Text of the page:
5. TSH decreased, FT4 decreased. Central hypothyroidism accounts for these test results, which, however, also can be observed in severe nonthyroidal illness and after recently instituted treatment for thyrotoxicosis (131I, surgery, antithyroid drugs) or recent discontinuation of excessive thyroid hormone medication.

6. TSH decreased, FT4 increased or normal. Hypothyroidism is excluded. Results indicate overt thyrotoxicosis or subclinical hyperthyroidism respectively.

The reference interval of serum TSH is about 0.4-4.0 mU/L. However, the lower normal limit is lower in pregnancy, and the upper normal limit increases with advancing age, reaching levels of 6.3 mU/L at the age of ≥80 yr 16. . Serum T3 should not be done for the diagnosis of hypothyroidism 12 .

9.7.3 NOSOLOGICAL DIAGNOSIS (STAGE 2)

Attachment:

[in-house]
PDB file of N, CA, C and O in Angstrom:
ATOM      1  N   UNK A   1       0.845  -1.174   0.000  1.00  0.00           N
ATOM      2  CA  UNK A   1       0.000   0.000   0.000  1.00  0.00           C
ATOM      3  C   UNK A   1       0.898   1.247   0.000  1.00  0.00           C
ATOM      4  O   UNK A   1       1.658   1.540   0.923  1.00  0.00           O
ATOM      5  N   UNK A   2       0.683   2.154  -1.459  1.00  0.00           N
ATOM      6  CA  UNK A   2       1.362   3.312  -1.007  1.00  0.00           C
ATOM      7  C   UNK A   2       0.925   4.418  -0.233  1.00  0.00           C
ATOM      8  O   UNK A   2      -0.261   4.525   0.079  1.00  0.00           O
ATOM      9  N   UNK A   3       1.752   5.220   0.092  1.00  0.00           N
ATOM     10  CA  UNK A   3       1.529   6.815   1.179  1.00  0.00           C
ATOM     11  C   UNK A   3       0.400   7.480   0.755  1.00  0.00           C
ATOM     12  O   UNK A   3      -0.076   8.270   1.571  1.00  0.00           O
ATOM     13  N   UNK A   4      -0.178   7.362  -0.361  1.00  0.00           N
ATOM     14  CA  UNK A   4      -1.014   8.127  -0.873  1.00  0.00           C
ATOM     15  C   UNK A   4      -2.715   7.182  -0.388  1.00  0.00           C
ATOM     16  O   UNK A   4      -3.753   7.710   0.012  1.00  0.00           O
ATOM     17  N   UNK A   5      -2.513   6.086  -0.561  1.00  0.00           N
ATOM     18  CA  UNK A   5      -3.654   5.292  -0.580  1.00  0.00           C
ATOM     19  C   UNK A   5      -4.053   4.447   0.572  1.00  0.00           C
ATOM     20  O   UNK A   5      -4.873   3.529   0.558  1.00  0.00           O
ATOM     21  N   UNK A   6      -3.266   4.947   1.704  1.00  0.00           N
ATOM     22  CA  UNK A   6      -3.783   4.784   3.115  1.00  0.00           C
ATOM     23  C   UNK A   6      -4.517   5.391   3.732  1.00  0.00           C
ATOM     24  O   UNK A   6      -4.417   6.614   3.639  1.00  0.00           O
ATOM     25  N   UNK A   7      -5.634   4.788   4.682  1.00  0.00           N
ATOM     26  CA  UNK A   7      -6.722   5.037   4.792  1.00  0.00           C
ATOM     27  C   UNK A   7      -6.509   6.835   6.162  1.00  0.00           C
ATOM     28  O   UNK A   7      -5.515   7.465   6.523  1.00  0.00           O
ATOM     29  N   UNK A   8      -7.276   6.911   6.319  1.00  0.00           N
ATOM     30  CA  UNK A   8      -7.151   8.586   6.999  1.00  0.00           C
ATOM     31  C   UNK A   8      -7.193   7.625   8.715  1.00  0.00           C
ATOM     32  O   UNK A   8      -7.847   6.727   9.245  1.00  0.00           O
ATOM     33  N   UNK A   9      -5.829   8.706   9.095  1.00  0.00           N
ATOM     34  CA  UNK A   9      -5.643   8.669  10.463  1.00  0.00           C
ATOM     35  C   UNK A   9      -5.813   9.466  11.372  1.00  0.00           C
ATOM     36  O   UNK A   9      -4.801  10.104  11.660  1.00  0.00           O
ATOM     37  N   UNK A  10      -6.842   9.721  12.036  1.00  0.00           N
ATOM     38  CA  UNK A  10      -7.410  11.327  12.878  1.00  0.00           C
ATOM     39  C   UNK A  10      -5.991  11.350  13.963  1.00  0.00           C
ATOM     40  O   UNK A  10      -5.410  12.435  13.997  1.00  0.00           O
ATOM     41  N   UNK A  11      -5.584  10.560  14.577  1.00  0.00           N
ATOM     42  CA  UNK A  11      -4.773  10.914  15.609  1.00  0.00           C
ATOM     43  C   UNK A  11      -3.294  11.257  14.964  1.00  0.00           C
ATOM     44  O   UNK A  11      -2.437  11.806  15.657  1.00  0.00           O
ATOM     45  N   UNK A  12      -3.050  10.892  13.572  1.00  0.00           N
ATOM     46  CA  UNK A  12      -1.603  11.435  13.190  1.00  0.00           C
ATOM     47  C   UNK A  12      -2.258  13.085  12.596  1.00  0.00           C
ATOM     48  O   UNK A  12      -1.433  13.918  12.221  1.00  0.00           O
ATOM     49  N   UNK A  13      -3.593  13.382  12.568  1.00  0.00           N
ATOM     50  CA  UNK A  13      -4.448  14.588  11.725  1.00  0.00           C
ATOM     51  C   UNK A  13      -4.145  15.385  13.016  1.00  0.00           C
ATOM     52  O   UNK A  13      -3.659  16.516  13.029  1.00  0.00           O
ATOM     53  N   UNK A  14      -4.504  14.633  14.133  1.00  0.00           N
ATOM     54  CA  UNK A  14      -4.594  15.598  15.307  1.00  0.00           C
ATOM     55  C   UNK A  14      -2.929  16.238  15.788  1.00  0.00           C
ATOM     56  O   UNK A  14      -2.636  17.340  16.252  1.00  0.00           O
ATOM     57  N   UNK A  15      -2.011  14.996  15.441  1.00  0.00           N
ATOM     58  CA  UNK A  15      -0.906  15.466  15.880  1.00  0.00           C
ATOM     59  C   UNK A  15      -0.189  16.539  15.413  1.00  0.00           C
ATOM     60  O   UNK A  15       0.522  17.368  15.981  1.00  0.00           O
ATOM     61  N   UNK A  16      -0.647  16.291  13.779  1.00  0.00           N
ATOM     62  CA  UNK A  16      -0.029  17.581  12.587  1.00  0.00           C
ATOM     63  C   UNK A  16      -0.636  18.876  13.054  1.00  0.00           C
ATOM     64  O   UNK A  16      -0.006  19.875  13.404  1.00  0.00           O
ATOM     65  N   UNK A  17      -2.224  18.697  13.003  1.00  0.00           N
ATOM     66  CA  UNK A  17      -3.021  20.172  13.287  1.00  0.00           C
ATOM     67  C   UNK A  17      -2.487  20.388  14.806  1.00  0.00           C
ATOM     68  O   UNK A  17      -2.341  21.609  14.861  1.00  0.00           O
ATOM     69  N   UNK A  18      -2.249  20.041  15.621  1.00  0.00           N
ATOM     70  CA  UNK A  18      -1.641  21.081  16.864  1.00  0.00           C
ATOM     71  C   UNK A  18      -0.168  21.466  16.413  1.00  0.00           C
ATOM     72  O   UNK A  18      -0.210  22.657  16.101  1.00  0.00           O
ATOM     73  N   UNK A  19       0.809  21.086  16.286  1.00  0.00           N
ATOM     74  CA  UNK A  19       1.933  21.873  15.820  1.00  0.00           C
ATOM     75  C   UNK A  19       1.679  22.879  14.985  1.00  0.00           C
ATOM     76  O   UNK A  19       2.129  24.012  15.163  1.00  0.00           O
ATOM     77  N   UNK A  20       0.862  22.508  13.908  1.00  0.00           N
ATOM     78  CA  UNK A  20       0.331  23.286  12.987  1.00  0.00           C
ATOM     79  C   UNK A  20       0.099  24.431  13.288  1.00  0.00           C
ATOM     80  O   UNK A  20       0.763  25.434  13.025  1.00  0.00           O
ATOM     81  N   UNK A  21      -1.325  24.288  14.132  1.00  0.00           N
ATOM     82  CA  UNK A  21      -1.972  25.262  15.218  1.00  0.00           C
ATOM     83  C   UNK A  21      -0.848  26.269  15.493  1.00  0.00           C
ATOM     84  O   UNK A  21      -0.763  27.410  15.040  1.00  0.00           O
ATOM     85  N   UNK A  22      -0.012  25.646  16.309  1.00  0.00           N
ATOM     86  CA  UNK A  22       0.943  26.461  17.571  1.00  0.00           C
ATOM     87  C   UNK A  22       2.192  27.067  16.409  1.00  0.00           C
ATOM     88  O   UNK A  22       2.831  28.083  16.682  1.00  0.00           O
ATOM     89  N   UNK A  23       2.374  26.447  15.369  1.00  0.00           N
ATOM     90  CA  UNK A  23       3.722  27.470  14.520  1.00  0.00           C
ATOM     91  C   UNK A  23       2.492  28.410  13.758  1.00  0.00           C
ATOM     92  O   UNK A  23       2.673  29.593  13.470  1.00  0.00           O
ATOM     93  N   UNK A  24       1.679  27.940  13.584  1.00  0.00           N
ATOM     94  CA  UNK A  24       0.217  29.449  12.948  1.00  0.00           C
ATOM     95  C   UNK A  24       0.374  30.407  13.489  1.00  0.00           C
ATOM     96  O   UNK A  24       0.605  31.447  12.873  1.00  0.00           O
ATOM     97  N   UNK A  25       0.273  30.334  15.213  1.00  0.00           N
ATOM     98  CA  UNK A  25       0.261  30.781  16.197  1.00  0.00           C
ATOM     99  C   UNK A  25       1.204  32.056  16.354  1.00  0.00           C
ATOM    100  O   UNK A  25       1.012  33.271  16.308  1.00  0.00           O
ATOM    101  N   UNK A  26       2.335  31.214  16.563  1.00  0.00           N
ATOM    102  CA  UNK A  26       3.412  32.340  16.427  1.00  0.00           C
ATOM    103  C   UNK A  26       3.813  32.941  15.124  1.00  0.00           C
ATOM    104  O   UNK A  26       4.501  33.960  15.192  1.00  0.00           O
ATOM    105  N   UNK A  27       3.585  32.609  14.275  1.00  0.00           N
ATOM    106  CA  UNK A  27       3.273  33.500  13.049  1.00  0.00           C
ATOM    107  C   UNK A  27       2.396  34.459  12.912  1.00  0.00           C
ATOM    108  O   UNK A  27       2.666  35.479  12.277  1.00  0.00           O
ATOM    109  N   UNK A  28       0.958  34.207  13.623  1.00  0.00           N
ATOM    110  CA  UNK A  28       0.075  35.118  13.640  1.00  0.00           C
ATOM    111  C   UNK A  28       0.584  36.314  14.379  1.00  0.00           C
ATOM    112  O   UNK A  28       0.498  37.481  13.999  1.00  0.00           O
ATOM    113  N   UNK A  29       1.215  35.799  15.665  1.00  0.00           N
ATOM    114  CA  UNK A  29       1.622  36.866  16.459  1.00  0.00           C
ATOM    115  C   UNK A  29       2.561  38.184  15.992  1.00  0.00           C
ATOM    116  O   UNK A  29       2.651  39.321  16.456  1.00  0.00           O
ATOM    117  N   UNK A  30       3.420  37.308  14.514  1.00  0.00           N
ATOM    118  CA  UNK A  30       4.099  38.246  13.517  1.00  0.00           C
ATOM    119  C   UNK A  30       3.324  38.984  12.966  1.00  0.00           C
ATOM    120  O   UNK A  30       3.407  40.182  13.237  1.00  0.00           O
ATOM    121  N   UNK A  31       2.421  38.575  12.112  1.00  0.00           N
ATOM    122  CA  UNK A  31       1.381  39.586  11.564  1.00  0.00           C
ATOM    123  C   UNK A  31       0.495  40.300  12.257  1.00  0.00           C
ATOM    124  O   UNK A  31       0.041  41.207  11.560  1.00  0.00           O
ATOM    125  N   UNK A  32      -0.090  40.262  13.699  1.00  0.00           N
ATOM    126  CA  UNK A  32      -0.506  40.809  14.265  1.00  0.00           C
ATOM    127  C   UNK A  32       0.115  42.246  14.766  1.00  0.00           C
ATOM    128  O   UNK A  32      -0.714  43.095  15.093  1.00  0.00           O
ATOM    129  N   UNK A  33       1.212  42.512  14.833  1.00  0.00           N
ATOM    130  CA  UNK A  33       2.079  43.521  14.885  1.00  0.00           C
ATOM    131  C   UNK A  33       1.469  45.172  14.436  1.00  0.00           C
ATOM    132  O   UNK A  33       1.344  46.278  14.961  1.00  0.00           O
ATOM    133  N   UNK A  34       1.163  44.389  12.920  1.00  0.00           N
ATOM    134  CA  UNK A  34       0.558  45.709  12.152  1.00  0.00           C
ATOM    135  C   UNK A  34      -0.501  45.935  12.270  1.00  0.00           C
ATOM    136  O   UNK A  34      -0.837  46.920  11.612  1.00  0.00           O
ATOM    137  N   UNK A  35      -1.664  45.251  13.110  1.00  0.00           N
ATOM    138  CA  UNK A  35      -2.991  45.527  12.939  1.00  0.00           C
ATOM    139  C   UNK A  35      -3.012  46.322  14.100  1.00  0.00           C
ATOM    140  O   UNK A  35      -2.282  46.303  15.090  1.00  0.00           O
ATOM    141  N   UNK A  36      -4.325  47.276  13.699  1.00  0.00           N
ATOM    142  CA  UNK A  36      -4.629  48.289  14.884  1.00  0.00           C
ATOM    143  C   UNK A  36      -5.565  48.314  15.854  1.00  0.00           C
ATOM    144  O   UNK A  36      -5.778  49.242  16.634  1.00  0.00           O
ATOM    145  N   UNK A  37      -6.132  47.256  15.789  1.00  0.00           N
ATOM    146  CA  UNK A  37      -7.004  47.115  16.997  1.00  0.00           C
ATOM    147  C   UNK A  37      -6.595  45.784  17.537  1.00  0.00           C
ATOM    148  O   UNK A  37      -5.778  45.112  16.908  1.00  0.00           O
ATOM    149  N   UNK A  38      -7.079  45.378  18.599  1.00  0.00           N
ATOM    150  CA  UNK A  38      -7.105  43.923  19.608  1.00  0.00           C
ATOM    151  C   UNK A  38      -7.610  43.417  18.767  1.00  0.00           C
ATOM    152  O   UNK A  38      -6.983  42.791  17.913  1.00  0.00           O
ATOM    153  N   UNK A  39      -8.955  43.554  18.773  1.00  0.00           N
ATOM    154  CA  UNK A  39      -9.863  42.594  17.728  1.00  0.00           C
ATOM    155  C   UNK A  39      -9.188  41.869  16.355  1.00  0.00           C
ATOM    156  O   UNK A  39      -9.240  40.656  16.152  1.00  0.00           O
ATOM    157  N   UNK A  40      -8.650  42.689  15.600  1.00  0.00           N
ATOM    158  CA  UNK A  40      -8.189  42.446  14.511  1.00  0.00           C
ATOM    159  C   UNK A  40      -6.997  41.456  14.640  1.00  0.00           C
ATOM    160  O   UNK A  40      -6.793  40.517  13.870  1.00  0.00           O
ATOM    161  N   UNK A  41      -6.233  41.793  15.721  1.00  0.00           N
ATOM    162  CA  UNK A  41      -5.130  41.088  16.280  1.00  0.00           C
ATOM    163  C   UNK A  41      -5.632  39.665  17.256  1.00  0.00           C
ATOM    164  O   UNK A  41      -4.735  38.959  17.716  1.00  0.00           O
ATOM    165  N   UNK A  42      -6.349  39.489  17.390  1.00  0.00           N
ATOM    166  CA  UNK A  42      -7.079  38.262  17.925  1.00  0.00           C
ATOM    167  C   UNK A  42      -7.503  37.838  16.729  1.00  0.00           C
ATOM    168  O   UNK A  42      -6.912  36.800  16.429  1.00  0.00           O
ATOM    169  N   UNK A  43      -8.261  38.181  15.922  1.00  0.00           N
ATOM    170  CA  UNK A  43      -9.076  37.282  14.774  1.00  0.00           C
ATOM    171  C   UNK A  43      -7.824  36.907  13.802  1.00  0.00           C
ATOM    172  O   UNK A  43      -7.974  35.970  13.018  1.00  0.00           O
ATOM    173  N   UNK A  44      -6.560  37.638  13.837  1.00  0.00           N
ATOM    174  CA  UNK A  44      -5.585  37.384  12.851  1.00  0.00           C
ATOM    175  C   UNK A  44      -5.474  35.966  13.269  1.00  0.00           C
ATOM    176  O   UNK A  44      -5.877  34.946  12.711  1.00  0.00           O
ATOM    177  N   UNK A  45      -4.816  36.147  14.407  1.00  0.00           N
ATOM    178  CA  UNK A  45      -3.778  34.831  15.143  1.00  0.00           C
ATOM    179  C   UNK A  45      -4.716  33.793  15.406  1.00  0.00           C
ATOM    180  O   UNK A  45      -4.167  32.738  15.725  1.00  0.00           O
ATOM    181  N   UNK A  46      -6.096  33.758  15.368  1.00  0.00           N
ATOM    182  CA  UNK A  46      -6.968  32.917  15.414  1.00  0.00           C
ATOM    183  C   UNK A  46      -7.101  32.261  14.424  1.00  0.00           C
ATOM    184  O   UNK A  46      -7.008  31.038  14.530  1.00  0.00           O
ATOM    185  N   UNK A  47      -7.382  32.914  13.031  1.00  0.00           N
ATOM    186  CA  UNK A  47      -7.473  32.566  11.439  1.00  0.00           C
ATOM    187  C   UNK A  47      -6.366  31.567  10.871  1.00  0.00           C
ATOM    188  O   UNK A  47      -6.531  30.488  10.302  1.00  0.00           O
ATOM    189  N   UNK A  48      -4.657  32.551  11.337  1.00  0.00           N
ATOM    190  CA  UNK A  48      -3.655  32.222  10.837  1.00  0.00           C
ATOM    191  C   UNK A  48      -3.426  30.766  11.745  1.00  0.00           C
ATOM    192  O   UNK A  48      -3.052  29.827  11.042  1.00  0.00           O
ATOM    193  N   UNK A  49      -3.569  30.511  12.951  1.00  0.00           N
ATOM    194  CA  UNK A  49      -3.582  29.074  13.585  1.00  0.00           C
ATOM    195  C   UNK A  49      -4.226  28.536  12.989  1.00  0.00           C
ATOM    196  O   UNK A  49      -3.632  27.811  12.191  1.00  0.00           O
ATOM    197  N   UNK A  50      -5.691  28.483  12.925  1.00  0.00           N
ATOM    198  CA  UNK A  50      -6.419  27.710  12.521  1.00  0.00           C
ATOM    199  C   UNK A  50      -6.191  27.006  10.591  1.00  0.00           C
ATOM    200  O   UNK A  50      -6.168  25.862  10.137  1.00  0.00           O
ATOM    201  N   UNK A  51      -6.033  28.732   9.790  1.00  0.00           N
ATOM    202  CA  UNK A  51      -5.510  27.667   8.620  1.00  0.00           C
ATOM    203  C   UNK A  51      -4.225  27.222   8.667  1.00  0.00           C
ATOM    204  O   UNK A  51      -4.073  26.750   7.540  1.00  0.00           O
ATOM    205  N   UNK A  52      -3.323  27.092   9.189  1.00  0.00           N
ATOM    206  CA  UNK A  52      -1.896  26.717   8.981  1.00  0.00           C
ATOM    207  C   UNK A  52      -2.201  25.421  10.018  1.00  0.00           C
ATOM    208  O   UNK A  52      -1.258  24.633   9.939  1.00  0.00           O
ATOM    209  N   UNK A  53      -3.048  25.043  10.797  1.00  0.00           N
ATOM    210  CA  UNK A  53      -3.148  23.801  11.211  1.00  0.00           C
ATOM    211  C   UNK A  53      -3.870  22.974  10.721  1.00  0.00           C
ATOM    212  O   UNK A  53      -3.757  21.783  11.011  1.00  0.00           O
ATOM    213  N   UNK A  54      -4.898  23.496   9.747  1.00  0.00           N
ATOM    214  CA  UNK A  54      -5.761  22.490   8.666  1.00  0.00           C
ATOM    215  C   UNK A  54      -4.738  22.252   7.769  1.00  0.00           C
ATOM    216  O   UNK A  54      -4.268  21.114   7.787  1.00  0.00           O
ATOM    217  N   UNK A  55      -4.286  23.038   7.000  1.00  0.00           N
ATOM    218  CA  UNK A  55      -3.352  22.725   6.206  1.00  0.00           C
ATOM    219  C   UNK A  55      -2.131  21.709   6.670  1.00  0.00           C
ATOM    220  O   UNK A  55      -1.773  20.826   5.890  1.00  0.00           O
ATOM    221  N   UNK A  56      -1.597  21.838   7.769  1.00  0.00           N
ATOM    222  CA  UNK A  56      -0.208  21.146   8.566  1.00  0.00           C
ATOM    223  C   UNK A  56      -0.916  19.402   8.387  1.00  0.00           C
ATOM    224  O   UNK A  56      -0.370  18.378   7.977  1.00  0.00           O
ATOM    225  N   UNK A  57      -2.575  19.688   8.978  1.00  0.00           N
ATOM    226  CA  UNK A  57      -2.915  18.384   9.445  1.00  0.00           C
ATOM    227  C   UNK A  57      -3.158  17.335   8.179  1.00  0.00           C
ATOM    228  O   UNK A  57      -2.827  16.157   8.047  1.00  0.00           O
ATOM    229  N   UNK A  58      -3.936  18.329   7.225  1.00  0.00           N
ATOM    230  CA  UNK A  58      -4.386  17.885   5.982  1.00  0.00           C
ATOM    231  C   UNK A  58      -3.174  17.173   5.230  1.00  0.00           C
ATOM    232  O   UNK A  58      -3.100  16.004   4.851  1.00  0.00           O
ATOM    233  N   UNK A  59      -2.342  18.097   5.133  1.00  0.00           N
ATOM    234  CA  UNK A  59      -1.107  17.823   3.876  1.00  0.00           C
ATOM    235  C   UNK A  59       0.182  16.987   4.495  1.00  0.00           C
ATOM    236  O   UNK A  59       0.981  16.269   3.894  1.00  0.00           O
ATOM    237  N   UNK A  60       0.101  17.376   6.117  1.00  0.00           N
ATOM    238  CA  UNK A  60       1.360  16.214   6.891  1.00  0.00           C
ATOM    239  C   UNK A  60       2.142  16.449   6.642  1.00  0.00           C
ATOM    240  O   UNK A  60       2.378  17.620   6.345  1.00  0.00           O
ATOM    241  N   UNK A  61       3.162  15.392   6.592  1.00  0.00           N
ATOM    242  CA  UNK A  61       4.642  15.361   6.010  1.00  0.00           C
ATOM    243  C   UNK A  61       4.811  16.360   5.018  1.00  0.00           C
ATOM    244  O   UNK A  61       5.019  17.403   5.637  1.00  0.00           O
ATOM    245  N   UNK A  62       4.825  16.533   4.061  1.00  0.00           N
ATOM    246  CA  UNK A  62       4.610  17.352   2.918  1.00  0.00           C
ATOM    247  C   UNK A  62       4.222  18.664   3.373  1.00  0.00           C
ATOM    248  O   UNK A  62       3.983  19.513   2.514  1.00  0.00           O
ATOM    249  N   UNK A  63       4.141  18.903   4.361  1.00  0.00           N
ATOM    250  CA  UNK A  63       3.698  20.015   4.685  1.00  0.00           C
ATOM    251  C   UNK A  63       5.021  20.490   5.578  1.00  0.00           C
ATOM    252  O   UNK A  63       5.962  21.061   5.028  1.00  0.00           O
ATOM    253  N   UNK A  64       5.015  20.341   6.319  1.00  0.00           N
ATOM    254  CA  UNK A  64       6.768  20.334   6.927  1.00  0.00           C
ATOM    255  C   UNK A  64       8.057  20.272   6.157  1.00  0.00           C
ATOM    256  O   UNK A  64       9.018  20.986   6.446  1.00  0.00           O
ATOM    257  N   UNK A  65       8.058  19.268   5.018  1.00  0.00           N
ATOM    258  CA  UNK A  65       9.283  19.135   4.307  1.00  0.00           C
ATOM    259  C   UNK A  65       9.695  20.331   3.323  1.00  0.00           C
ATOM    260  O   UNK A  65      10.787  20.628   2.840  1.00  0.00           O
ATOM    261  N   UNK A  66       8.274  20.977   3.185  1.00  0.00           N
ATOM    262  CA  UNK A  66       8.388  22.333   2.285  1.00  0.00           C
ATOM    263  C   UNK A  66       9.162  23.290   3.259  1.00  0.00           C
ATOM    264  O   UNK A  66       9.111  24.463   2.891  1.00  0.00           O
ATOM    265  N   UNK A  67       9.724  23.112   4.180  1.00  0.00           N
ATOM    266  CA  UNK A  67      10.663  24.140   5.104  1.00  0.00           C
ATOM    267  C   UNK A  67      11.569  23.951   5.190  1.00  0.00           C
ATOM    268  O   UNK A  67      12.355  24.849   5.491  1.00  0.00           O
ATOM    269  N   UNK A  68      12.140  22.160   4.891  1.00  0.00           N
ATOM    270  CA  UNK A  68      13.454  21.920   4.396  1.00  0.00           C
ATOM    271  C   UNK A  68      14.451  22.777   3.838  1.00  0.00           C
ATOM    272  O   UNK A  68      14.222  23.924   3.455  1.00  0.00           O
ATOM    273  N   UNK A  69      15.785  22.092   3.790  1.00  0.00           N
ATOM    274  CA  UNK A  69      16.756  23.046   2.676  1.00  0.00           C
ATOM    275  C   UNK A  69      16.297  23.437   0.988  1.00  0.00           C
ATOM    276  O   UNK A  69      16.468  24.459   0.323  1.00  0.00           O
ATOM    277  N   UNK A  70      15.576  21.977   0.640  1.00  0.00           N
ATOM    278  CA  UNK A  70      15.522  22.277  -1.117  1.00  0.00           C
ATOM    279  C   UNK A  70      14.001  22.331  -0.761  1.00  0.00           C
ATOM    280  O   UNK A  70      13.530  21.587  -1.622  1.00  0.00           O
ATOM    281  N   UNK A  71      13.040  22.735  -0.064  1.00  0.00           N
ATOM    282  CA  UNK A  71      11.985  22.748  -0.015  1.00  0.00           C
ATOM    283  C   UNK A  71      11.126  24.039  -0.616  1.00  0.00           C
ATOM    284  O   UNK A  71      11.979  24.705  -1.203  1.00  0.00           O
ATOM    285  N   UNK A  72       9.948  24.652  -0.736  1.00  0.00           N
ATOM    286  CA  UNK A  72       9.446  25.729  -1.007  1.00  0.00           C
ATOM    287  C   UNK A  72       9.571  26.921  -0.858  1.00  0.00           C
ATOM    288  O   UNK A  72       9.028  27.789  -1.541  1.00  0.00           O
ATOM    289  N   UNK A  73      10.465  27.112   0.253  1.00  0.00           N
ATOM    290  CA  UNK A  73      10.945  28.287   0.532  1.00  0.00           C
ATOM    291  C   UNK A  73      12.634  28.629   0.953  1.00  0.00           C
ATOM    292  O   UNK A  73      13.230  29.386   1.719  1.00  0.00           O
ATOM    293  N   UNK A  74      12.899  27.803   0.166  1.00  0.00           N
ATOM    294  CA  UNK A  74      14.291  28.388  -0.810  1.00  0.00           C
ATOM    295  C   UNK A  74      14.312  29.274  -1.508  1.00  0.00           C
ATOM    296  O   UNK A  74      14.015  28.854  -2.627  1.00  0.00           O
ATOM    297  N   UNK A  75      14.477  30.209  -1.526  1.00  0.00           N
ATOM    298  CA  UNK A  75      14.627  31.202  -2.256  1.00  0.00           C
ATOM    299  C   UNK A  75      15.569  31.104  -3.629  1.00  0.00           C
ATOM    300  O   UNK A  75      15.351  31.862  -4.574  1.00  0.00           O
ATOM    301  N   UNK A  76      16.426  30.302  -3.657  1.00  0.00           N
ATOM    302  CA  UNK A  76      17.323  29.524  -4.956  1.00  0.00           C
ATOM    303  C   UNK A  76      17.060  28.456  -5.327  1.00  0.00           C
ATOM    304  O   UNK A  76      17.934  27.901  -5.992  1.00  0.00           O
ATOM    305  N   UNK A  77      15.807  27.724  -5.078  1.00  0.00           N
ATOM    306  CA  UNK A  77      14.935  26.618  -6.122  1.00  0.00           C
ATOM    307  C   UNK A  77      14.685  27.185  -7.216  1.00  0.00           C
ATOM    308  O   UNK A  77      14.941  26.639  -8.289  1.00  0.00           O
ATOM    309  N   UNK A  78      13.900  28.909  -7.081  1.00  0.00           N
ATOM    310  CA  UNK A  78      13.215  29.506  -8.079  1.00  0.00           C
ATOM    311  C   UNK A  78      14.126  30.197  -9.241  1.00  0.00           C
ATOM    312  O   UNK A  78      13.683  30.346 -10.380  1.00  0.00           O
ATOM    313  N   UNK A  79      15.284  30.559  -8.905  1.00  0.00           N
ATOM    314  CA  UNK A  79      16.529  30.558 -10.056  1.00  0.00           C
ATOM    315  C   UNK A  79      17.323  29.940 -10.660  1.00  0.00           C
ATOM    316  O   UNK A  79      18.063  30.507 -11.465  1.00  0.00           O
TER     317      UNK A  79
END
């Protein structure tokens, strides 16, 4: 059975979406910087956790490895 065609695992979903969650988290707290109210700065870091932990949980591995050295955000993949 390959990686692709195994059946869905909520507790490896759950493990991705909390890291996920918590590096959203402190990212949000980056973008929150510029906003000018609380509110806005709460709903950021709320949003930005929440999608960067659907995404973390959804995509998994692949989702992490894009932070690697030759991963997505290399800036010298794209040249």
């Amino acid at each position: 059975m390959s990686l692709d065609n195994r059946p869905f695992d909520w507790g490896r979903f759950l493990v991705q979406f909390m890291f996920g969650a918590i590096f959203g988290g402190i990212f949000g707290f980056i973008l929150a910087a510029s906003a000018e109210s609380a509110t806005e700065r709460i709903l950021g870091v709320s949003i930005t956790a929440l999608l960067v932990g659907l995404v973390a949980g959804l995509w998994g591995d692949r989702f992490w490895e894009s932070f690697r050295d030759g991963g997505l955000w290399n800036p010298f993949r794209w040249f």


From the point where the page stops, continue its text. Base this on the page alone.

The cause of the hypothyroid condition is in general easily established. Most informative are a careful clinical examination and determination of TPO antibodies in serum. Particularly relevant questions in the history taking are: family history of thyroid disease? recent delivery? previous thyroid surgery or 131I therapy? use of antithyroid drugs? exposure to iodine excess? Symptoms and signs of a pituitary mass or of hypopituitarism suggest the presence of central hypothyroidism. Physical examination may reveal a goiter (like the characteristic firm rubbery’ goiter in goitrous Hashimoto’s hypothyroidism), but many if not most hypothyroid patients have no palpable thyroid gland. High titers of TPO antibodies indicate chronic autoimmune thyroiditis, the most prevalent cause of hypothyroidism. Thyroid ultrasound can be helpful: the finding of a non-homogeneous hypoechogenic pattern indicates chronic autoimmune thyroiditis, which may be observed also in the absence of thyroid antibodies in serum 15 . Although most cases of hypothyroidism are permanent and require life-long treatment with thyroxine, a substantial minority is transient in nature due to the natural course of the underlying disease entity. Elimination of the causal factor is possible only in a few patients in whom the hypothyroid state is induced by antithyroid drugs or iodine excess. Table 9-12 provides the physician with possible clues for assessing the likelihood of reversible hypothyroidism in a particular patient. In selected cases further evaluation by thyroidal radioiodine uptake studies might be useful.